As uncannily realistic “deep fake” videos proliferate online, including one recently retweeted by Donald Trump, journalism schools are scrambling to adapt to an era of misinformation — or fake news.
Experts discussed how to train tomorrow’s reporters for these new challenges at the World Journalism Education Congress in Paris last week.
The three-day event — “Teaching Journalism During a Disruptive Age” — was attended by 600 educators and researchers from 70 countries.
“We have journalism educators from places as different as Bangladesh and Uganda, but essentially we all face the same challenges,” congress organiser Pascal Guenee, head of IPJ Dauphine journalism school in Paris, told AFP.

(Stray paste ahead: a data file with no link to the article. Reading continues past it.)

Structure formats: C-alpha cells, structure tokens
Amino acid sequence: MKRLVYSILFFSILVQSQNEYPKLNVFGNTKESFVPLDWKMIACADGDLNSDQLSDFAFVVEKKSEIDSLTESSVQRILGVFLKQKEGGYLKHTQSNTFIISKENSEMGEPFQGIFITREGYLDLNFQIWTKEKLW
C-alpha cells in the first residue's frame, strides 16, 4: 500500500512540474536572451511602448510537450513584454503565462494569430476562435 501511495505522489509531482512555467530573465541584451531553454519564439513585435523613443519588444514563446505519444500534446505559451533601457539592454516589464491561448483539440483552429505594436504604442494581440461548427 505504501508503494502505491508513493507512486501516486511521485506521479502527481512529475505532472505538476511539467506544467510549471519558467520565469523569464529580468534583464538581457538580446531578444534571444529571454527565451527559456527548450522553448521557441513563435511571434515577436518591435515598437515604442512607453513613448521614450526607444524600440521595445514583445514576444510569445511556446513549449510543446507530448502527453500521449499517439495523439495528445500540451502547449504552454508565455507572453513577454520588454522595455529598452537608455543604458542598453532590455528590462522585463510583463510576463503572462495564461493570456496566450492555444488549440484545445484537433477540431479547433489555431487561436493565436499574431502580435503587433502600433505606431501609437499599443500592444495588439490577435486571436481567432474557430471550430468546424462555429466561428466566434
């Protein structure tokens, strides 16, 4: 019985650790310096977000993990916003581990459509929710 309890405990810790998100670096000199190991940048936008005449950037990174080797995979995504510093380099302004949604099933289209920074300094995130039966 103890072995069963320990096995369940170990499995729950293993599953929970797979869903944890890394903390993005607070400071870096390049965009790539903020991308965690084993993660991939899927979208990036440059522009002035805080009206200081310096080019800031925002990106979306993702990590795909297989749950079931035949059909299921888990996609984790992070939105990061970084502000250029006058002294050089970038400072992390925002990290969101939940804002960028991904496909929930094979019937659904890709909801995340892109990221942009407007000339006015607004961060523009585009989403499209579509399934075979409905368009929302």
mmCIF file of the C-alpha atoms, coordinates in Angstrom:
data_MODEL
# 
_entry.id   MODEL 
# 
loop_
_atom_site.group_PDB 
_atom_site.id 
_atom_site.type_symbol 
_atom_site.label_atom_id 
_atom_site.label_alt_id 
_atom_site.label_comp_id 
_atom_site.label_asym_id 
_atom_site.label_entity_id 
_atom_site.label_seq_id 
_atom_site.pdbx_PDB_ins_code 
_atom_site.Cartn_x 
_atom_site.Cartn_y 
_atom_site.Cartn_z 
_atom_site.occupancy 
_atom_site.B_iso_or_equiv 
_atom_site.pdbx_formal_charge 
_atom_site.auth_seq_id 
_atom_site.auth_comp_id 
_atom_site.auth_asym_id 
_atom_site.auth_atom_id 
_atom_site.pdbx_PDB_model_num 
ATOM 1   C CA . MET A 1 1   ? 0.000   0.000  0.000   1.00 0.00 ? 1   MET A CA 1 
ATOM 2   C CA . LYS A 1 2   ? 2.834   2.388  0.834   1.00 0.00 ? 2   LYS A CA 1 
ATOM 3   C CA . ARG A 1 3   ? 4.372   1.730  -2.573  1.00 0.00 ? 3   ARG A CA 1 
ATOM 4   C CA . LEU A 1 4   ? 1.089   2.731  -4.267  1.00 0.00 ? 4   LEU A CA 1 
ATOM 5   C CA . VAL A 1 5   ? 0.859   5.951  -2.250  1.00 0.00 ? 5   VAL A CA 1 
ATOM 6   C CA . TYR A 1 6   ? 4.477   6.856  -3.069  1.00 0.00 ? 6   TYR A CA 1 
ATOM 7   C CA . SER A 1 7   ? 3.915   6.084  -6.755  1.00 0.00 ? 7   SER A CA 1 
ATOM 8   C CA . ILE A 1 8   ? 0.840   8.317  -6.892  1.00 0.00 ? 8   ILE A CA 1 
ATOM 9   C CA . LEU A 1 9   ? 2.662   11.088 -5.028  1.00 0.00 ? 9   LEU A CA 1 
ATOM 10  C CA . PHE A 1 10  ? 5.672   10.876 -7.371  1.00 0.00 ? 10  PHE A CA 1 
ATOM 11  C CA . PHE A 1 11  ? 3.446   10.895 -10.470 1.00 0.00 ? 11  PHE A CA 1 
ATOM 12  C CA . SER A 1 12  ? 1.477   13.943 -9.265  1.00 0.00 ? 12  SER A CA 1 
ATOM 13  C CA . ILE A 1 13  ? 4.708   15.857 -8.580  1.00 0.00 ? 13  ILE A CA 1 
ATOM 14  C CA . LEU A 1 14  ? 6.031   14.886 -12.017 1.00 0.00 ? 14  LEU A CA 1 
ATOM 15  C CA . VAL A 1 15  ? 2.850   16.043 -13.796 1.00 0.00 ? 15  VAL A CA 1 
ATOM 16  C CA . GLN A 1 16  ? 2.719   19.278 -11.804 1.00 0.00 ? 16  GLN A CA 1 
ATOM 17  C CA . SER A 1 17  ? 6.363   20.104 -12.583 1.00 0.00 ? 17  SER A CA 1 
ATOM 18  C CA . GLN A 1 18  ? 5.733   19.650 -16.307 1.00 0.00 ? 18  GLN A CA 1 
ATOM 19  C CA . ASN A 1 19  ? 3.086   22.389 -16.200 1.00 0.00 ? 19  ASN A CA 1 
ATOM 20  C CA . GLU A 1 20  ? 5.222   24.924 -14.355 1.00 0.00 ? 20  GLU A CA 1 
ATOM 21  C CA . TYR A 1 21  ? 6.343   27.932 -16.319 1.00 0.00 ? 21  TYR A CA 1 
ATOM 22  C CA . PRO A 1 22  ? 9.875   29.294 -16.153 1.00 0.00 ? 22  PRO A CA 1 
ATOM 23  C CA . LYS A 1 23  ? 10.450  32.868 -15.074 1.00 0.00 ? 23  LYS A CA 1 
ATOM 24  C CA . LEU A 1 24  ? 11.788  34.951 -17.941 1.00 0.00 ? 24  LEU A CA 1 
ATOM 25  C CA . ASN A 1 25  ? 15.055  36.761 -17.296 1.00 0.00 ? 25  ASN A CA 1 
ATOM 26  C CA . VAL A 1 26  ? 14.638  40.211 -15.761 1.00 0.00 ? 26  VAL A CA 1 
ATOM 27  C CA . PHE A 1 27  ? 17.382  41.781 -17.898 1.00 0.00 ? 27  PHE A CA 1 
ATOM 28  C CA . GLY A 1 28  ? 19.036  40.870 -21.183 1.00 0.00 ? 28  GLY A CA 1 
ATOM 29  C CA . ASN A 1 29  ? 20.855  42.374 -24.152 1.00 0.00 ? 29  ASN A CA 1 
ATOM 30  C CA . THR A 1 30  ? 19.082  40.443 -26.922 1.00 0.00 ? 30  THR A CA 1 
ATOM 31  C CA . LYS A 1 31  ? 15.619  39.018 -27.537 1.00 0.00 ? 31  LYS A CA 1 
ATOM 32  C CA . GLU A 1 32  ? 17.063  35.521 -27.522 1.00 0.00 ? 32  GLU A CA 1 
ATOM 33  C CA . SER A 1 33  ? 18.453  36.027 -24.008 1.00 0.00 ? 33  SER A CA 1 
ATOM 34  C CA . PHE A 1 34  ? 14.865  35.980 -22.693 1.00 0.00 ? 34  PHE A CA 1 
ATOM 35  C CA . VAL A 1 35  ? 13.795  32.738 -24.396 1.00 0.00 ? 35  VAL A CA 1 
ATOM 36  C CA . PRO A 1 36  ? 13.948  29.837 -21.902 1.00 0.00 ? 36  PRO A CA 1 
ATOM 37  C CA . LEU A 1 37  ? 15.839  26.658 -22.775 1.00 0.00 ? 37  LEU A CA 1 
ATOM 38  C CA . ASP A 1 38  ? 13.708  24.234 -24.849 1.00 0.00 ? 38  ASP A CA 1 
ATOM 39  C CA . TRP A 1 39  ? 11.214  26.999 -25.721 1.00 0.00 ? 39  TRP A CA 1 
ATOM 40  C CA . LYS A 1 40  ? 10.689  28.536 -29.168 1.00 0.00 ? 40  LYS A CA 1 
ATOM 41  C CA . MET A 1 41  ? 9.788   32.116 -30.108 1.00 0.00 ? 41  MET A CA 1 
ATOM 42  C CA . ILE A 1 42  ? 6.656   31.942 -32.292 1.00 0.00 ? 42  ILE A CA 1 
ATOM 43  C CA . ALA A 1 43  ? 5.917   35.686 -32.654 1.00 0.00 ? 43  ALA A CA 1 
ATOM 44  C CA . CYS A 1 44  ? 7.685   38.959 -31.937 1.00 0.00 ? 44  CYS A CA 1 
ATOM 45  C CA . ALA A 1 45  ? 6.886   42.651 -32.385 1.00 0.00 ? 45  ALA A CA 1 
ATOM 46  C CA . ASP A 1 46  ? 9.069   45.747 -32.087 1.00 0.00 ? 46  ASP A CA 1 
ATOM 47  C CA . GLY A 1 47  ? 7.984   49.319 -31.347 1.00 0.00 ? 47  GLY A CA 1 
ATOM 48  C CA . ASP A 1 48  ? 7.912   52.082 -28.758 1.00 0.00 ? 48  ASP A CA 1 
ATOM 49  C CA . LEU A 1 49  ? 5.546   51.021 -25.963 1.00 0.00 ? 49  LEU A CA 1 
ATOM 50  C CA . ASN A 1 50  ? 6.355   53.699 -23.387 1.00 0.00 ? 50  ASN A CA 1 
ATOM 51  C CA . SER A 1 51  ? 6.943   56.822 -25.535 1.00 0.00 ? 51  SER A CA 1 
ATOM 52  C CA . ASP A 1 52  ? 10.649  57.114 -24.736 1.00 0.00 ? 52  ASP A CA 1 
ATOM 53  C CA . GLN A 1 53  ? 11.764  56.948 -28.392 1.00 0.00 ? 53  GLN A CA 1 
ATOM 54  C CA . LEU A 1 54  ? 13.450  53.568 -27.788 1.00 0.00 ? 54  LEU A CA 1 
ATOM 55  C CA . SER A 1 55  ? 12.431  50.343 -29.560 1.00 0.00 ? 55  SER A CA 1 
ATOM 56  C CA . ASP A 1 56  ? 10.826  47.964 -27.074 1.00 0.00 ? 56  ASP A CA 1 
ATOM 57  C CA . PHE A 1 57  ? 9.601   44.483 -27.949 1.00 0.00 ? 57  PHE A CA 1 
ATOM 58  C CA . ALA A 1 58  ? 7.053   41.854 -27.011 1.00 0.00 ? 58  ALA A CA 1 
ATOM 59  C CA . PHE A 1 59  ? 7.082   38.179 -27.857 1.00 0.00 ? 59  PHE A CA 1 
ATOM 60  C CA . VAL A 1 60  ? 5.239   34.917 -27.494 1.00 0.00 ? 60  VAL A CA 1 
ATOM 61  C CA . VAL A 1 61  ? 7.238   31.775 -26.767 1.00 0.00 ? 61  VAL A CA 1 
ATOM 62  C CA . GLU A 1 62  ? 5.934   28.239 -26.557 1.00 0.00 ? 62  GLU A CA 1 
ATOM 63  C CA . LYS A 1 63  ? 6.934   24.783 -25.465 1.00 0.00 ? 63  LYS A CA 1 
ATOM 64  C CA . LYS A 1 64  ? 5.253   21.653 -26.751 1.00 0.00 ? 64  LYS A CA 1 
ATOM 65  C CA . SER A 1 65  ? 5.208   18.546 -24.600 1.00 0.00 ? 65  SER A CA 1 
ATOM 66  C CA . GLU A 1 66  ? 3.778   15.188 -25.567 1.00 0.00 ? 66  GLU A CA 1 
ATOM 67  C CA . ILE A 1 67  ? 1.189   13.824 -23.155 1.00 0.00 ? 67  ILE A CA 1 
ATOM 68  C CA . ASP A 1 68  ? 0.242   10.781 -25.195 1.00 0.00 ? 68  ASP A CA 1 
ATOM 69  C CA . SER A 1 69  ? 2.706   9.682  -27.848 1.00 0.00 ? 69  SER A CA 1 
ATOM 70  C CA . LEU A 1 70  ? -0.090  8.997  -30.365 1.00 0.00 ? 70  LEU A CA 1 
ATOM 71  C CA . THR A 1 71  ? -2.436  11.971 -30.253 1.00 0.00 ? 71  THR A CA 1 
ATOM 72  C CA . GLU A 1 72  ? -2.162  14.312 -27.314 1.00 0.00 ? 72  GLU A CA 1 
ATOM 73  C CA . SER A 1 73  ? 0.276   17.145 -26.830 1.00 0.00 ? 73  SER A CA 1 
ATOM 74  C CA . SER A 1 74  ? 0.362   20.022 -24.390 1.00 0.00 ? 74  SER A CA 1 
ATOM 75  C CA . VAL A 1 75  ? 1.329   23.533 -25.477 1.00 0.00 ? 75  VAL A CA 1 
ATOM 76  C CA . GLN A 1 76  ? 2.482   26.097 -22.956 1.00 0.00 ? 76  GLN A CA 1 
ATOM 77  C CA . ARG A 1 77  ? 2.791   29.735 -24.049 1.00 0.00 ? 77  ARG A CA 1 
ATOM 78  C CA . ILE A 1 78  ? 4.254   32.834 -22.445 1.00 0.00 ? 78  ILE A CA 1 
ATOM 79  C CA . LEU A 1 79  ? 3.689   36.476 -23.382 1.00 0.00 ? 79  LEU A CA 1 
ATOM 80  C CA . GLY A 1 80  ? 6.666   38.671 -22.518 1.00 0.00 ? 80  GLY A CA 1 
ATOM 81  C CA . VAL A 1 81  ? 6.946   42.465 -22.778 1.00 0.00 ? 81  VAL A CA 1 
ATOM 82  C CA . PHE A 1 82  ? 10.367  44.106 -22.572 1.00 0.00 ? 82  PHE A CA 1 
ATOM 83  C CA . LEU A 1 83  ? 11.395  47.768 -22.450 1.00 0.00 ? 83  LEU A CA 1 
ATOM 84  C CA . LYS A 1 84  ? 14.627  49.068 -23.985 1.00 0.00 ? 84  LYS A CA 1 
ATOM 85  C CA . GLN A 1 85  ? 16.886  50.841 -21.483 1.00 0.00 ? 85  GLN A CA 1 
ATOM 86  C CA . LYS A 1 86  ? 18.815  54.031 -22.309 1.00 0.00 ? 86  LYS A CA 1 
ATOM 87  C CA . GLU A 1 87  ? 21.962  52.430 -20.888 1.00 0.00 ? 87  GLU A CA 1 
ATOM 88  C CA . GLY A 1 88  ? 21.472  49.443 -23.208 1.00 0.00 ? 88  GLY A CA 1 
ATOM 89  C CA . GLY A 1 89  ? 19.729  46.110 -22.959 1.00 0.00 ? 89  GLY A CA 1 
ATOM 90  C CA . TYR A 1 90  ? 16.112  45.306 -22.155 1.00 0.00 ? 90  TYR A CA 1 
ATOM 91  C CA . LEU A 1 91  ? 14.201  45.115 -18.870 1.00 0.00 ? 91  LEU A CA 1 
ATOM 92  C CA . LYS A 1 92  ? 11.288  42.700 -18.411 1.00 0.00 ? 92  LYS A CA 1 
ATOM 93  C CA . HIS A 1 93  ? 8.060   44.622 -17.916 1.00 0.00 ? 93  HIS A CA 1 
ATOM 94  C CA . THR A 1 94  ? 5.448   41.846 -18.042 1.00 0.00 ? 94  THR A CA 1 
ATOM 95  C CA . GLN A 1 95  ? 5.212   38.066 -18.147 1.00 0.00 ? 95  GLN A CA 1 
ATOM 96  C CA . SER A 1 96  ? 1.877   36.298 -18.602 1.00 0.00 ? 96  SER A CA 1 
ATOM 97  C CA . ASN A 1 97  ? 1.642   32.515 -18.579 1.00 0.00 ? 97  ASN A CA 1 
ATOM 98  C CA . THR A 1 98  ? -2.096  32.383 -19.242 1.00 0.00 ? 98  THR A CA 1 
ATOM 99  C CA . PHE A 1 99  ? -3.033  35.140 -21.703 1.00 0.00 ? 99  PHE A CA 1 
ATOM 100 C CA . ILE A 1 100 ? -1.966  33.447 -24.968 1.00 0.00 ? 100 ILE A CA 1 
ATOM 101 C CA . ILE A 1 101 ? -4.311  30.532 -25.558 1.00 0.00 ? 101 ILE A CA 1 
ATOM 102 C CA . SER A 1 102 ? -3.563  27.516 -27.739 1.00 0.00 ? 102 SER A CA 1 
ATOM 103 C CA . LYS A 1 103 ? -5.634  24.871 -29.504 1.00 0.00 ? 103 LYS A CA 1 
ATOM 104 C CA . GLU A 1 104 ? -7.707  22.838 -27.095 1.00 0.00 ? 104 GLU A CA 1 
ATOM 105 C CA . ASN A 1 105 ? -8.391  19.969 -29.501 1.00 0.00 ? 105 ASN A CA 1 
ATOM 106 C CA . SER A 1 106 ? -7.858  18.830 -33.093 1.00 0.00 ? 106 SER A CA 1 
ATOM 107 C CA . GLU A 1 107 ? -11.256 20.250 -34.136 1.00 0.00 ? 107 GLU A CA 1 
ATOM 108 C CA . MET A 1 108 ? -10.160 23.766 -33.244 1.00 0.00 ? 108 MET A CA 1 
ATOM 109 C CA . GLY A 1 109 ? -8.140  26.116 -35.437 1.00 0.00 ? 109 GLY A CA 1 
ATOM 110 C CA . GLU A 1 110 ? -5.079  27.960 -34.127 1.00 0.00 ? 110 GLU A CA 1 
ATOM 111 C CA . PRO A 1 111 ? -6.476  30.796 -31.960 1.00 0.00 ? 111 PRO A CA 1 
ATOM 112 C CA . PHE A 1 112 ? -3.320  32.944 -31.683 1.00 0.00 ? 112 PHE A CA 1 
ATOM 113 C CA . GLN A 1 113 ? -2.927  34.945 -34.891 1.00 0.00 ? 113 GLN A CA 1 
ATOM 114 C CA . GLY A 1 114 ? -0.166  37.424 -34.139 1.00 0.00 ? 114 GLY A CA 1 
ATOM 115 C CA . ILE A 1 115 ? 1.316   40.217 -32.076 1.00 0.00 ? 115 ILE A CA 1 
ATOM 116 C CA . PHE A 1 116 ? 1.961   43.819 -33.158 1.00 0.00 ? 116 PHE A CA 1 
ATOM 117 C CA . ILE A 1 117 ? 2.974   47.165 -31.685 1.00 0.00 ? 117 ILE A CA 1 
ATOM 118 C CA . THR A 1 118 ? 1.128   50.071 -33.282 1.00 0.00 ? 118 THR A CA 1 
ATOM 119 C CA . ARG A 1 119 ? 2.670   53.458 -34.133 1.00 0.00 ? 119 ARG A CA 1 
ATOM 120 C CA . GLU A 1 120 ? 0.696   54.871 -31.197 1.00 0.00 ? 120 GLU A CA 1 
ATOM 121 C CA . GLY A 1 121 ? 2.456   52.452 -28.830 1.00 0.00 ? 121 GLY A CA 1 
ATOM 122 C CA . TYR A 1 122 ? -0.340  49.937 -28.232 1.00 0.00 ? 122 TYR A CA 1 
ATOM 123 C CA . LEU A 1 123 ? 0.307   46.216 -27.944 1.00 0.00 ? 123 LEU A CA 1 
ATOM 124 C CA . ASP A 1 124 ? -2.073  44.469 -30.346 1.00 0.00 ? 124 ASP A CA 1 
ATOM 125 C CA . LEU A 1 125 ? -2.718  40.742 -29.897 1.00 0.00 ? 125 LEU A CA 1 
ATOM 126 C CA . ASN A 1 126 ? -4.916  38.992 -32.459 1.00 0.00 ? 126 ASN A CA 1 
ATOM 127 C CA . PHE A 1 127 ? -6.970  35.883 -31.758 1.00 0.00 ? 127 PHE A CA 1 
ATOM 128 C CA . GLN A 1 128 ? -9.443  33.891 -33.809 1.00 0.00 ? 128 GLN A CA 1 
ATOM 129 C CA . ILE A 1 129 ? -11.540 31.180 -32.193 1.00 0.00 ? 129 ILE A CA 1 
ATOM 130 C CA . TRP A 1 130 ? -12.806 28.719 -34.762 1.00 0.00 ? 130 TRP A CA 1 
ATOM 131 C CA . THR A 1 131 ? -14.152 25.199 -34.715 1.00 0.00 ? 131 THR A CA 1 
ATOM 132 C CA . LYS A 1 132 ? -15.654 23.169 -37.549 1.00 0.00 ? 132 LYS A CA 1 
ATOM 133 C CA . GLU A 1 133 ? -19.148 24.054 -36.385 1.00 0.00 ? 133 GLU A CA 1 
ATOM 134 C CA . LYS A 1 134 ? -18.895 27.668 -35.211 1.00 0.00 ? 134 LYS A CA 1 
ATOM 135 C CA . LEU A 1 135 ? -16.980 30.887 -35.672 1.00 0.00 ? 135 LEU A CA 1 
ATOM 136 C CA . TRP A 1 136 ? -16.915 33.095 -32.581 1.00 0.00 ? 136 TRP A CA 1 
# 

In China, the government makes no secret of its tight grip on the media.
But fake news is seeping into traditional media via Weibo, WeChat and other Chinese-language social media platforms, said journalism professor Peiqin Chen of the Shanghai International Studies University.
“When someone posts false information on Weibo, it can be reposted by a mainstream newspaper´s Weibo account,” she said. “Other mainstream media pick up on it from there.”
“Mainstream media play the biggest role in confirming and spreading fake news in China,” she added.